Ted Robbins

As an NPR correspondent based in Tucson, Arizona, Ted Robbins covers the Southwest including Arizona, New Mexico and Nevada.

Specifically, Robbins reports on a range of issues from immigration and border security to water issues and wildfires. He covers the economy in the West with an emphasis on the housing market and Las Vegas development. He reported on the January 2011, Tucson shooting that killed six and injured many included Arizona Congresswoman Gabrielle Giffords.

From Tombstone to Santa Fe, Phoenix to Las Vegas and Moab to Indian Country, there's no shortage of people, politics and places worth covering in the growing American Southwest. Robbins' reporting is driven by his curiosity to find, understand and communicate all sides of each story through accurate, clear and engaging coverage. In addition to his domestic work, Robbins has reported internationally in Mexico, El Salvador, Nepal and Sudan.

Robbins' reporting has been honored with numerous accolades, including two Emmy Awards: one for his story on sex education in schools, and another for his series on women in the workforce. He received a CINE Golden Eagle for a 1995 documentary on Mexican agriculture called "Tomatoes for the North."

In 2006, Robbins wrote an article for the Neiman Reports at Harvard about journalism and immigration. He was chosen for a 2009 French-American Foundation Fellowship focused on comparing European and U.S. immigration issues.

Raised in Los Angeles, Robbins became an avid NPR listener while spending hours driving (or stopped in traffic) on congested freeways. He is delighted to now be covering stories for his favorite news source.

Prior to coming to NPR in 2004, Robbins spent five years as a regular contributor to The NewsHour with Jim Lehrer, 15 years at the PBS affiliate in Tucson, and worked as a field producer for CBS News. He worked for NBC affiliates in Tucson and Salt Lake City, where he also did some radio reporting and print reporting for USA Today.

Robbins earned his Bachelor of Arts in psychology and his master's degree in journalism, both from the University of California at Berkeley. He taught journalism at the University of Arizona for a decade.

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Around the Nation
4:25 pm
Wed December 10, 2014

Some Deportees Return To Mexico But Their Stuff Stays In The U.S.

A woman walks toward the international crossing gate in Nogales, Ariz., in March 2013.
Jahi Chikwendiu Washington Post via Getty Images

Originally published on Thu December 11, 2014 8:38 am

Derek Lucas Reyes, 20, went from being undocumented in the U.S. to undocumented in his native Mexico.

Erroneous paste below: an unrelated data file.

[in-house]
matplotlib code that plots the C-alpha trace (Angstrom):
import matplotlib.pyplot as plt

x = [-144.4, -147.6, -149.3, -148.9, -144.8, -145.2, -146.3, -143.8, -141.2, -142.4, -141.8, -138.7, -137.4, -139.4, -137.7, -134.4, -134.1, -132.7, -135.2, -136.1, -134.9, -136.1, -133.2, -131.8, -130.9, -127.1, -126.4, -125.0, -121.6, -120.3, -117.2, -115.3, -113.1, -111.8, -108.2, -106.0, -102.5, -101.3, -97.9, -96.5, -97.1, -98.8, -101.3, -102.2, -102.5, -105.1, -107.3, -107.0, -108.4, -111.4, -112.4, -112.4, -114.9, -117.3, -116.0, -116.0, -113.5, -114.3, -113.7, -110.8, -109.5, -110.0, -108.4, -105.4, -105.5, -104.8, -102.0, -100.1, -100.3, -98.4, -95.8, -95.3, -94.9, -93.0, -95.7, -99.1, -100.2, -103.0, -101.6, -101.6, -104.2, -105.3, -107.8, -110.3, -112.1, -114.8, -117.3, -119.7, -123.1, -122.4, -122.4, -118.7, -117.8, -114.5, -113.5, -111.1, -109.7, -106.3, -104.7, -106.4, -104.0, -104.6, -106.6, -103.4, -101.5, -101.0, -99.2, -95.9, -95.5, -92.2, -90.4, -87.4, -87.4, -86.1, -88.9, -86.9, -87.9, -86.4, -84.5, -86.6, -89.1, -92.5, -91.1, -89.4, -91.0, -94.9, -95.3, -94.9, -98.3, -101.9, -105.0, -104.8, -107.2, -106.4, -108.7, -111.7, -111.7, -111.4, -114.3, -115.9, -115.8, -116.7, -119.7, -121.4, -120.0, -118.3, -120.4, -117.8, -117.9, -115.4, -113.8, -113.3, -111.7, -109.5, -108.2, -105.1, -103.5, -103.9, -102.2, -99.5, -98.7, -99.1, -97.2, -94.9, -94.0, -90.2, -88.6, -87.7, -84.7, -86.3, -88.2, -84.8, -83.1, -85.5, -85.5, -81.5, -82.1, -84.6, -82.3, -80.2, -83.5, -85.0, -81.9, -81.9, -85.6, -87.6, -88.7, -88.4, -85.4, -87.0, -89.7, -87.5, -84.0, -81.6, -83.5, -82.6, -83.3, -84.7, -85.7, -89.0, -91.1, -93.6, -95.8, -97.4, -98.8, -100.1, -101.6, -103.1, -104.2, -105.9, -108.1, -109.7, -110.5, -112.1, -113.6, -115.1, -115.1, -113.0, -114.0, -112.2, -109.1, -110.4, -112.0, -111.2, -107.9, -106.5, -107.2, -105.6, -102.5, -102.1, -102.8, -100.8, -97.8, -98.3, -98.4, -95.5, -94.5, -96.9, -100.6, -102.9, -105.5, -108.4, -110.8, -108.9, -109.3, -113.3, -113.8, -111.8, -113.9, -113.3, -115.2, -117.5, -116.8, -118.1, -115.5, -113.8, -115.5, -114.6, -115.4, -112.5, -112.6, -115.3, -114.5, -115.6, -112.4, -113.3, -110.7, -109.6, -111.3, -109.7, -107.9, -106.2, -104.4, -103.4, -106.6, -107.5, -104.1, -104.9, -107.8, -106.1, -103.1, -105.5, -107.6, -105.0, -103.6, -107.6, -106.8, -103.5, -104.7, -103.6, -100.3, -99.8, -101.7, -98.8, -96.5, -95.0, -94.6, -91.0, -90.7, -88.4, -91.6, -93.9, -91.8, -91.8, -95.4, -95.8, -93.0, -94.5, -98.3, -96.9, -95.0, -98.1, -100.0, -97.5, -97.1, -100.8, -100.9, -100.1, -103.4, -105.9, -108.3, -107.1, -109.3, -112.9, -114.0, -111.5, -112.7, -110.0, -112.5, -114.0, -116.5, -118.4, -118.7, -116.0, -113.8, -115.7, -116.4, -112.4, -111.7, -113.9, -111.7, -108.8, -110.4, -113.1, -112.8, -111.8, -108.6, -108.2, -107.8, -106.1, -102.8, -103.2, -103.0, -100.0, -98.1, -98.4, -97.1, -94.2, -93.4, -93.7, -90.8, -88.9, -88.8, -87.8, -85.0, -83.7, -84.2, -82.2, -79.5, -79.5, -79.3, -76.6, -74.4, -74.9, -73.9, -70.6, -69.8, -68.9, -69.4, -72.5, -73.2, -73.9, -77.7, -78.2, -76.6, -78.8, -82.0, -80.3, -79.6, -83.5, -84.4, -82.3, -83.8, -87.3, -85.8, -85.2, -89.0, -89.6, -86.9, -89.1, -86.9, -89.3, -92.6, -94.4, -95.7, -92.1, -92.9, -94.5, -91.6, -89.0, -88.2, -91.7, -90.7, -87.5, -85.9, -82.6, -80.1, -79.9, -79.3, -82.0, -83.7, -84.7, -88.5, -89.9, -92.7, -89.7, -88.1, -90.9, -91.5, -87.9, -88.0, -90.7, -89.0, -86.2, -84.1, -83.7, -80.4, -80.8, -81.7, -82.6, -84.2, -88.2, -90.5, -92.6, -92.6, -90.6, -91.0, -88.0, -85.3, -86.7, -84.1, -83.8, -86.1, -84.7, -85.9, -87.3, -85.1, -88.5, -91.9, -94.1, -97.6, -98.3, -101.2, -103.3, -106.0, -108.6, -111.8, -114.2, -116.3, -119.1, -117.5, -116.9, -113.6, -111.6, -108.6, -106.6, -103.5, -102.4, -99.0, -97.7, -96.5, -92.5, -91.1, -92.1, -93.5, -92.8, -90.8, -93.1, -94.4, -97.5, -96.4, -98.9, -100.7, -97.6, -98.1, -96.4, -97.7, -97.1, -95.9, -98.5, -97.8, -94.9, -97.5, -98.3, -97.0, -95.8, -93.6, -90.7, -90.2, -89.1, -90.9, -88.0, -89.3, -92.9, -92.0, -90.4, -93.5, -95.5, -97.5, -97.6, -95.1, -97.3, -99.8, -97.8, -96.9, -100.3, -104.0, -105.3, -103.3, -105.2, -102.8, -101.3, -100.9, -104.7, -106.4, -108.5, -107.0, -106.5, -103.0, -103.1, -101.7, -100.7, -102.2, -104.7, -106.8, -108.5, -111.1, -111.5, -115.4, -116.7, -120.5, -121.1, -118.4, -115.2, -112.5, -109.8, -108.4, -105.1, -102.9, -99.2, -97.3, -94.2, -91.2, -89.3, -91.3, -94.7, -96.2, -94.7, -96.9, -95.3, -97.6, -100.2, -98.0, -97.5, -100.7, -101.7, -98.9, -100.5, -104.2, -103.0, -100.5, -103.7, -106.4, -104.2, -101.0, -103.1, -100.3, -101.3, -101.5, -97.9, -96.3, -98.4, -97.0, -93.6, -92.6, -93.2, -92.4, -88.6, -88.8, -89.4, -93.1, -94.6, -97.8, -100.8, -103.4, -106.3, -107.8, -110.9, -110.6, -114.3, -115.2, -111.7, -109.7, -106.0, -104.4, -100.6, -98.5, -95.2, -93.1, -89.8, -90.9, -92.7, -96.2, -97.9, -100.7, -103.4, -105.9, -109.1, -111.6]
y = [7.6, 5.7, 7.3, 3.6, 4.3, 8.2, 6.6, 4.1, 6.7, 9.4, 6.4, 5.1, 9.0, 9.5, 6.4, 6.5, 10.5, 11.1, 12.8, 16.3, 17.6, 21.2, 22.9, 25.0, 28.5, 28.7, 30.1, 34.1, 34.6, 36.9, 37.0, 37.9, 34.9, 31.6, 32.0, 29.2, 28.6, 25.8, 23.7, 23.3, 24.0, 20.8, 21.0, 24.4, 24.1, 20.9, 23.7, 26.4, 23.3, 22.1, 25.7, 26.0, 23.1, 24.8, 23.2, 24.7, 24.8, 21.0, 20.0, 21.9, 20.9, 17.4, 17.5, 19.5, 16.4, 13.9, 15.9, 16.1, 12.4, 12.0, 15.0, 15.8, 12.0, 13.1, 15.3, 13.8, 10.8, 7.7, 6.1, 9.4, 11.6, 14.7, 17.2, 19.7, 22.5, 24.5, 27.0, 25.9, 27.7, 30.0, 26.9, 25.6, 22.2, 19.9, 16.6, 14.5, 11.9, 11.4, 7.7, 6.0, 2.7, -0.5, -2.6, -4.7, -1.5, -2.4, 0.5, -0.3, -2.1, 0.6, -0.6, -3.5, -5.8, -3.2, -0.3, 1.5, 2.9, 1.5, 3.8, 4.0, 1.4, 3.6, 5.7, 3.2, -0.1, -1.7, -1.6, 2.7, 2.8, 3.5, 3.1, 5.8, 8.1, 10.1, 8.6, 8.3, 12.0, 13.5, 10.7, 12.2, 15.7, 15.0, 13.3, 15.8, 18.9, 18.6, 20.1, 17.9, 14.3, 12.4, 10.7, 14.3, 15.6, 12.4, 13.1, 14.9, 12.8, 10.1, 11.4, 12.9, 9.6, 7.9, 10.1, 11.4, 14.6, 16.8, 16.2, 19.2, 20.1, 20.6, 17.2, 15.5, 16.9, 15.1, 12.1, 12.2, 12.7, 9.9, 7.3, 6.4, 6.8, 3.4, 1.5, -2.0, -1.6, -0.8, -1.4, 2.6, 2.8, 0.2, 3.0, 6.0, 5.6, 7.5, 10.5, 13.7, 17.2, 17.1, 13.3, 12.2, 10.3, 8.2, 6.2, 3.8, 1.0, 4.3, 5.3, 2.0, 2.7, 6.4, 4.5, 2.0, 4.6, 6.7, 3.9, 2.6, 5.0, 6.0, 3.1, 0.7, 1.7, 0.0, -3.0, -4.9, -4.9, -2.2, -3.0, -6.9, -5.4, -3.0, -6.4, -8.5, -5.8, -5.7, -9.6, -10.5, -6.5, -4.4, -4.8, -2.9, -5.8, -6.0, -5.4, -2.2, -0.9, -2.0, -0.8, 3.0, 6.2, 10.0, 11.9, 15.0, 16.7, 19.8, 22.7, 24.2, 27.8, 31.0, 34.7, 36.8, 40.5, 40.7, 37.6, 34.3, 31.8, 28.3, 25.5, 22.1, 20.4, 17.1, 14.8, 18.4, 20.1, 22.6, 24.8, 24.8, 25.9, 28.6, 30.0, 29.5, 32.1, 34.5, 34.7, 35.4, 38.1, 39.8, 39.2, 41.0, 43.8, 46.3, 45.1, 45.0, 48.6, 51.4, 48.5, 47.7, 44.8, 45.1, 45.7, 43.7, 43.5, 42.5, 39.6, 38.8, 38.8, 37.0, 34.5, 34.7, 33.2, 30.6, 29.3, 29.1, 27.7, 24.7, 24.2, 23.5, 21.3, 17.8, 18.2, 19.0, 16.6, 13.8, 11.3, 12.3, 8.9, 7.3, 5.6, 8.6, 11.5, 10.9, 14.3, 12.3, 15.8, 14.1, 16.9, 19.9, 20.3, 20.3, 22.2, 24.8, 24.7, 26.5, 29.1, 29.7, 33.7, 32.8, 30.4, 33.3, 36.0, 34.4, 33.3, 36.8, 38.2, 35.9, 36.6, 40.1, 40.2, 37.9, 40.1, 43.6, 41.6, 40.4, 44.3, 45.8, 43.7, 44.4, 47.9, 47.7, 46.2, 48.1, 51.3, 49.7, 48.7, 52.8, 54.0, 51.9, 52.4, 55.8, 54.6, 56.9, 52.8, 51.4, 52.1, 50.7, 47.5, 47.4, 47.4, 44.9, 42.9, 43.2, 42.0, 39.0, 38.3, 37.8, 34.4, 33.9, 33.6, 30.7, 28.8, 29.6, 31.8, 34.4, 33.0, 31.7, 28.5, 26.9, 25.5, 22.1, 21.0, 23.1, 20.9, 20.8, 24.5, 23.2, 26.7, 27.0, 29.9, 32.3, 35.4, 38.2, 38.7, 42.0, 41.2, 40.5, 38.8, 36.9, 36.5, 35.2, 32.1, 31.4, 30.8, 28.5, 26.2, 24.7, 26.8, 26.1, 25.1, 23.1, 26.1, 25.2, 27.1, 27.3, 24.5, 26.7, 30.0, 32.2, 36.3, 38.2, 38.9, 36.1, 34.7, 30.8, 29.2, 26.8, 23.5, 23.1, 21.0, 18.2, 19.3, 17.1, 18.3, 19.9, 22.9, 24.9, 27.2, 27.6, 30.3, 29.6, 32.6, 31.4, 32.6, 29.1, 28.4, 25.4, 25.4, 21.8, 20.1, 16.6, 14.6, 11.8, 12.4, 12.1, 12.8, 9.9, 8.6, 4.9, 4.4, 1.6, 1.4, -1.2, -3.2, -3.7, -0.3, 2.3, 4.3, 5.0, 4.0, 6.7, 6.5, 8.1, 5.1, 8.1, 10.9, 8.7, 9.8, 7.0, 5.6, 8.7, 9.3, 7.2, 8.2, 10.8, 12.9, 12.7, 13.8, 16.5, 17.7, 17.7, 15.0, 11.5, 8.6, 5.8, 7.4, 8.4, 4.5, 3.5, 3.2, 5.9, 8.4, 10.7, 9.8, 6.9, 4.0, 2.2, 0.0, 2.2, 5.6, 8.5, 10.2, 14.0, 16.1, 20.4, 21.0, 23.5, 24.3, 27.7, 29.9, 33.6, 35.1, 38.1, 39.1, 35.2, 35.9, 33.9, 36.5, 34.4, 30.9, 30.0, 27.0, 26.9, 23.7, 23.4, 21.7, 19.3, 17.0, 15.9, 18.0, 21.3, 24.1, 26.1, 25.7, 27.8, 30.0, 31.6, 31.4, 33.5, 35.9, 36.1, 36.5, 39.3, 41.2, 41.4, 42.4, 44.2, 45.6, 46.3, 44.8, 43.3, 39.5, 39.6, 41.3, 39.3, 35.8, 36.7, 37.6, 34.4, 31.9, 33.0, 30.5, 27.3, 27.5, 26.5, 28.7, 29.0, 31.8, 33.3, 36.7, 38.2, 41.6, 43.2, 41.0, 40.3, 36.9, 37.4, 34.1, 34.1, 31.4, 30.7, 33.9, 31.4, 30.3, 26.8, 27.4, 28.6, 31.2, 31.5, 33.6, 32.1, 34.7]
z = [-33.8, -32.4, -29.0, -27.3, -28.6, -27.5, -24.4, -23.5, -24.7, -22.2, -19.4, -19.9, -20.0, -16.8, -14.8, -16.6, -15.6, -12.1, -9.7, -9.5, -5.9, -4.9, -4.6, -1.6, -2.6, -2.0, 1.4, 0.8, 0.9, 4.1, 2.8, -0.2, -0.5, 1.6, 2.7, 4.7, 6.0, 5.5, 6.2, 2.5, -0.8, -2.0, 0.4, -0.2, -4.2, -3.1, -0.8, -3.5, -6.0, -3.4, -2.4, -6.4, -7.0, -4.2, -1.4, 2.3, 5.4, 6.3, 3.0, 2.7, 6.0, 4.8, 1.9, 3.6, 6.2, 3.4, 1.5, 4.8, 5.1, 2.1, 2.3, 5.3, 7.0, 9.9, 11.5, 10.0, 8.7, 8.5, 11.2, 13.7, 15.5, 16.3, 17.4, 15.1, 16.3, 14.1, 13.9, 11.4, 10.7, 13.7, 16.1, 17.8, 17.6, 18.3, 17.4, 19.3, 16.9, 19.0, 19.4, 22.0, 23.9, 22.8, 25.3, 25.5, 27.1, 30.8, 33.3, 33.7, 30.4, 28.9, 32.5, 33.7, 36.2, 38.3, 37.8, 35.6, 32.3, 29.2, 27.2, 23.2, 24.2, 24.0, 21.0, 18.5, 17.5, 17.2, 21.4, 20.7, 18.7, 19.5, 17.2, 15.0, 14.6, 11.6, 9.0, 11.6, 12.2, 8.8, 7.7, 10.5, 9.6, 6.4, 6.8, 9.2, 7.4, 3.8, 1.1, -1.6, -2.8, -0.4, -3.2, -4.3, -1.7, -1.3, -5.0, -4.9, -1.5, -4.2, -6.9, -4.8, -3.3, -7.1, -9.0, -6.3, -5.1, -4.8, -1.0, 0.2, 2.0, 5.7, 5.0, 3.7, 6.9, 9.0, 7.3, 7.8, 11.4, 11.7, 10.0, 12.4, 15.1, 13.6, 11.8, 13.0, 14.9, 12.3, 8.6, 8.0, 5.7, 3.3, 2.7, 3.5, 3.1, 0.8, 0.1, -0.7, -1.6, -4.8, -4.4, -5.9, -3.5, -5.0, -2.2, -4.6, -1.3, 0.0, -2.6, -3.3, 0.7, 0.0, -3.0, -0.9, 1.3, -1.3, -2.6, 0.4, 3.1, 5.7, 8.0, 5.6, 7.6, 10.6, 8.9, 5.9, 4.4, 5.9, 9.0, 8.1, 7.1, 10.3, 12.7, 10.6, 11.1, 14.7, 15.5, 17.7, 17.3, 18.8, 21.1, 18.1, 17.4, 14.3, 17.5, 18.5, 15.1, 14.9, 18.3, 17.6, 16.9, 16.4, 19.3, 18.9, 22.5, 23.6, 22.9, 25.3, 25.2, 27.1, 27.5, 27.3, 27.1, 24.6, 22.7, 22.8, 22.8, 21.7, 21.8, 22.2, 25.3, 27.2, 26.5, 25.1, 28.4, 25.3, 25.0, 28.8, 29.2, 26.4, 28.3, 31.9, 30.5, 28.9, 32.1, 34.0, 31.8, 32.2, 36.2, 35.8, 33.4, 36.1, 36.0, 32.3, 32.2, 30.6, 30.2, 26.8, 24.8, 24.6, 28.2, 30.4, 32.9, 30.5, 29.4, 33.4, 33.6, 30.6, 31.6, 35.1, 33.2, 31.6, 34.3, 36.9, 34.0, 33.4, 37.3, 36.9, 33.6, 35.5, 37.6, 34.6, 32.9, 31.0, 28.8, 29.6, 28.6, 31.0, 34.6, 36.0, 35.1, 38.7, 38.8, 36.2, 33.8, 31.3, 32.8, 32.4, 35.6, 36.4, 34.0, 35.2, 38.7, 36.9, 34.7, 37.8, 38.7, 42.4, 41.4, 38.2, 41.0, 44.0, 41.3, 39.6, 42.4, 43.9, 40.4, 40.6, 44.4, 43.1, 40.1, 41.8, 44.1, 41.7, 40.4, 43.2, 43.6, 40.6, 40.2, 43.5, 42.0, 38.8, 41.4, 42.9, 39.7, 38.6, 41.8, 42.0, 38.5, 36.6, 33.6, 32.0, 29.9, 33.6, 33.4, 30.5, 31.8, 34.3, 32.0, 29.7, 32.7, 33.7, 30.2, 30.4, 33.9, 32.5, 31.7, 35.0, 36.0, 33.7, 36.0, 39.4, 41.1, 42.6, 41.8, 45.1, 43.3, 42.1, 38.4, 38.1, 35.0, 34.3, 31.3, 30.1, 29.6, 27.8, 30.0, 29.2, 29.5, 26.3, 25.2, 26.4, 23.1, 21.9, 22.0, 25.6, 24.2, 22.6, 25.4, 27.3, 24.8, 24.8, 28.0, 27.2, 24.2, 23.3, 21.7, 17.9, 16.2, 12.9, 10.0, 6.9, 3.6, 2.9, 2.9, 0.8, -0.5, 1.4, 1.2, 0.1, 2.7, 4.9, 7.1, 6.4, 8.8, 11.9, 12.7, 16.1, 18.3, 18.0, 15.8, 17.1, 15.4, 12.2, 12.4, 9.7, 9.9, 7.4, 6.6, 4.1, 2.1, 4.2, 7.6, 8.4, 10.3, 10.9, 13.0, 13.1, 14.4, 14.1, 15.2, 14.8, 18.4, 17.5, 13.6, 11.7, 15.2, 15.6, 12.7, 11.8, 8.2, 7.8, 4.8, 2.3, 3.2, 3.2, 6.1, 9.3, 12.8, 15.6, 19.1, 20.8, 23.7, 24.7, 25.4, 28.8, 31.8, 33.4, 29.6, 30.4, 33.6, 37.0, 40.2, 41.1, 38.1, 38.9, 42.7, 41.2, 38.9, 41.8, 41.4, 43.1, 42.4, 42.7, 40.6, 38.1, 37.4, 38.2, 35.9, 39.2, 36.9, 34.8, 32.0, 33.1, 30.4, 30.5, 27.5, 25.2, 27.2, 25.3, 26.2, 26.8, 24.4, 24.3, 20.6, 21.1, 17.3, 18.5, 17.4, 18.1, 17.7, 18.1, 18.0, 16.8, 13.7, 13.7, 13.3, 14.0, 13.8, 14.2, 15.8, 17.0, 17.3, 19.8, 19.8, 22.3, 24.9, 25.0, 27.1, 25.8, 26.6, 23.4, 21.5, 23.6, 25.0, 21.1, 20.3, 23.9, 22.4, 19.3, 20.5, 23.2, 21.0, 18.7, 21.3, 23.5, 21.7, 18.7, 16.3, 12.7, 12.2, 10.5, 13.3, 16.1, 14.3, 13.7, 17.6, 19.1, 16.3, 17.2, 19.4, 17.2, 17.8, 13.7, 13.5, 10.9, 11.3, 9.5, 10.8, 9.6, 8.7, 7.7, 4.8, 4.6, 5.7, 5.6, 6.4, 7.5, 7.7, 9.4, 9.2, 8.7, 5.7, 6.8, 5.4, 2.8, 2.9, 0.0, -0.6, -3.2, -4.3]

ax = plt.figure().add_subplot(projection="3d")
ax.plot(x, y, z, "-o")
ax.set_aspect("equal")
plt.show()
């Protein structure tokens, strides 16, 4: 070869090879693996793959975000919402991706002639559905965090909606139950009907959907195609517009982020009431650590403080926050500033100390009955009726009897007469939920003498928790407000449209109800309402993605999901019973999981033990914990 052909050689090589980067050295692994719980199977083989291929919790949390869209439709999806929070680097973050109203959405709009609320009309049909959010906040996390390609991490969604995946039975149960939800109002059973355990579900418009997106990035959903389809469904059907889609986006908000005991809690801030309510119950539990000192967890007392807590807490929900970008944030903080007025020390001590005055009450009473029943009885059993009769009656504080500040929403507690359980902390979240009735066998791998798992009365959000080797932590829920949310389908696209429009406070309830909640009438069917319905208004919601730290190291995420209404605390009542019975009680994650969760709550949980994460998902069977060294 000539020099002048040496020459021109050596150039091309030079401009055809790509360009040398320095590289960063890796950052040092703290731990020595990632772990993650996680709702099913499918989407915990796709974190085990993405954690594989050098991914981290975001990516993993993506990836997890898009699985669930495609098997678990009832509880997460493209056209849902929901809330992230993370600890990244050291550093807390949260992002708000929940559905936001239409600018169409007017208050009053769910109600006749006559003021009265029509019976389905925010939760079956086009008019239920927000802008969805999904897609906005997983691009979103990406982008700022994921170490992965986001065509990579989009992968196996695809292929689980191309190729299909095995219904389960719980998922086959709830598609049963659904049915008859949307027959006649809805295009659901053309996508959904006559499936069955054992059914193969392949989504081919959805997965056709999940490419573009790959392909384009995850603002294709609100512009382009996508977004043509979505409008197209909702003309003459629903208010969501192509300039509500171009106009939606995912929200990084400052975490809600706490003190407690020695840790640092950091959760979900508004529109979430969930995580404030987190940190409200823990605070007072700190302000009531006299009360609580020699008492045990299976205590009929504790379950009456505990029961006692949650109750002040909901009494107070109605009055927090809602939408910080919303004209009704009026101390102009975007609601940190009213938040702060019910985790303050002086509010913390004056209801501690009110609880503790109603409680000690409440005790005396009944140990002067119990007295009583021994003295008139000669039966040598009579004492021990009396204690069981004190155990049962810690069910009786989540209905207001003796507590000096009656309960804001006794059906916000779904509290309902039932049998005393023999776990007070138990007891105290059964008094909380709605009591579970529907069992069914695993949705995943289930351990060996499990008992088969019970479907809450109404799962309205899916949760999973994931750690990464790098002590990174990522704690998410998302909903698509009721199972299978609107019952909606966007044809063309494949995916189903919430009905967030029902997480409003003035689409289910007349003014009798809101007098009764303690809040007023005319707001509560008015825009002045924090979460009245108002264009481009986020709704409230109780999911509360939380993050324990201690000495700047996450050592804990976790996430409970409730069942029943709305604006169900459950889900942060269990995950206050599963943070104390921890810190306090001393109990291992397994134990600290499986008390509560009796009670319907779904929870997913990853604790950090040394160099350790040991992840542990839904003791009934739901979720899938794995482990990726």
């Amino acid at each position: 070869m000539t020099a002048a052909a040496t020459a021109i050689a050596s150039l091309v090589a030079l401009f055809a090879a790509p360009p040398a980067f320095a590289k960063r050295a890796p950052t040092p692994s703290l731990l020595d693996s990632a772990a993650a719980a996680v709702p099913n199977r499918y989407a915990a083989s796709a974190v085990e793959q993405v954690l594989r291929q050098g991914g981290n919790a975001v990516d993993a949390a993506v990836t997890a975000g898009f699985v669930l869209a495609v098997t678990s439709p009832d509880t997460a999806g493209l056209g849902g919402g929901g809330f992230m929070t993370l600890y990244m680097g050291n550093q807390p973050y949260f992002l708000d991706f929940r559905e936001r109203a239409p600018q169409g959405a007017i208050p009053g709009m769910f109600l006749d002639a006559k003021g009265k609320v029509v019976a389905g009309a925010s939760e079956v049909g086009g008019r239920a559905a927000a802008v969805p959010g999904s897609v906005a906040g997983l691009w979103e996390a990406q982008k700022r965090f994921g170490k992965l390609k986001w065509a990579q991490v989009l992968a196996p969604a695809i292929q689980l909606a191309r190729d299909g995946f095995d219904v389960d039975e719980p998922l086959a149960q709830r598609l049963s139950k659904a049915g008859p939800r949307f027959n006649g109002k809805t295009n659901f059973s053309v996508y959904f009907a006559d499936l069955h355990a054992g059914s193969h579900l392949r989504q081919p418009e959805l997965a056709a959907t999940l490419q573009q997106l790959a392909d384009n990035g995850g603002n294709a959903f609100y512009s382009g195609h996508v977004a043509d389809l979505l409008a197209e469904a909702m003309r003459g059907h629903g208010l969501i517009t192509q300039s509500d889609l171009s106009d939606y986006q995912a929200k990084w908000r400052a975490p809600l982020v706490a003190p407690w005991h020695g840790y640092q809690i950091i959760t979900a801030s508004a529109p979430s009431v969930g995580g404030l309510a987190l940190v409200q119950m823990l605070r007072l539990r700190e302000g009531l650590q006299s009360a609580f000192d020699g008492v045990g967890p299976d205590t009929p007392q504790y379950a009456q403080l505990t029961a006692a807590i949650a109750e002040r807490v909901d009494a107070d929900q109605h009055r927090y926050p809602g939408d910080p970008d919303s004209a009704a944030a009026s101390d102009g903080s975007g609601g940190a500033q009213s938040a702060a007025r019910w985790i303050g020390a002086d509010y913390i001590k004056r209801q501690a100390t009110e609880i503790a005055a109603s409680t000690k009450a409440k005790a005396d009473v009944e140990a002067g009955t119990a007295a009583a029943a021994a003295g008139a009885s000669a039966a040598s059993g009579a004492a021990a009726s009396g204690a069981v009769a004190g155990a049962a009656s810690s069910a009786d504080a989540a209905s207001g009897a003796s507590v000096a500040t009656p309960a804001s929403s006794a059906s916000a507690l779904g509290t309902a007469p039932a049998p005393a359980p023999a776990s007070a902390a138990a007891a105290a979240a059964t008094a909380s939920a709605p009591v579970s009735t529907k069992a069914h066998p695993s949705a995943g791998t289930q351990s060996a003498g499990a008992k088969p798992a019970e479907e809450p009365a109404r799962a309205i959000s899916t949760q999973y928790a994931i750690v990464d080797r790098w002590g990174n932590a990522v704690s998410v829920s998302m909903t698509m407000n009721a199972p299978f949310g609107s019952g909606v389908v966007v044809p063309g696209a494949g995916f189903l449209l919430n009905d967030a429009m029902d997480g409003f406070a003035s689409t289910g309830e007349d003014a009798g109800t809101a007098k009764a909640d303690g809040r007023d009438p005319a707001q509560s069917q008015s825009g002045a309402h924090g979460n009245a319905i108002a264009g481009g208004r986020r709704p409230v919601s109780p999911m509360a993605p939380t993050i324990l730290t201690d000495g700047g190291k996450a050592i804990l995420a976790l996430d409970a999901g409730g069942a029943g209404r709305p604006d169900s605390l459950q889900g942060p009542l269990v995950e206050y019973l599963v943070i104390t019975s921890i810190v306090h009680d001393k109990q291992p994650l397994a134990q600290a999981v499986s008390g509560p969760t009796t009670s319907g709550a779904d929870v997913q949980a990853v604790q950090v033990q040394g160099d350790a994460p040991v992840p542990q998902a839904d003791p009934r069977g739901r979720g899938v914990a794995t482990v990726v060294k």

He sits at a table after breakfast in a shelter filled with people recently deported from the U.S. to Nogales, Sonora. At his feet is a paper shopping bag the Department of Homeland Security gave him for his belongings. Inside the bag: his deportation paperwork, a toothbrush, toothpaste and some other necessities he got from Mexican aid workers.

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NPR Story
3:57 pm
Fri May 16, 2014

What's In A Name? Plenty Of Ways To Make A Mistake

Originally published on Fri May 16, 2014 7:00 pm

When Arizona State University graduates hear their names announced, they have Peter Lafford to thank. It's his job to ensure students' names are pronounced correctly — and it's not always an easy task.

Copyright 2014 NPR. To see more, visit http://www.npr.org/.

Law
3:00 pm
Wed May 14, 2014

Home Of Sanctuary Movement Revives Strategy To Stop Deportation

Originally published on Wed May 14, 2014 6:59 pm

Transcript

AUDIE CORNISH, HOST:

A church in Tucson is reviving an old approach to fight the Obama administration's deportation policy. Back in the 1980s, Southside Presbyterian Church founded what became the Sanctuary Movement. It protected Central American refugees from removal. Last night, the congregation welcomed a 36-year-old Mexican man who is facing deportation. NPR's Ted Robbins has the story.

(APPLAUSE)

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Around the Nation
4:05 am
Wed April 30, 2014

Ranchers And The Federal Government: The Long History Of Conflict

Originally published on Fri May 2, 2014 2:01 pm

Transcript

RENEE MONTAGNE, HOST:

This is MORNING EDITION from NPR News. I'm Renee Montagne.

STEVE INSKEEP, HOST:

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Law
3:09 pm
Wed April 23, 2014

The Curious Practice Of Bringing Immigrants Back — To Deport Them

Originally published on Wed April 23, 2014 10:06 pm

U.S. officers at the ports of entry are arresting undocumented immigrants as they try to leave the U.S. They're then prosecuted and sent to prison, only to be removed from the U.S. anyway. Why bother? That's a question people on all sides of the immigration debate are asking.

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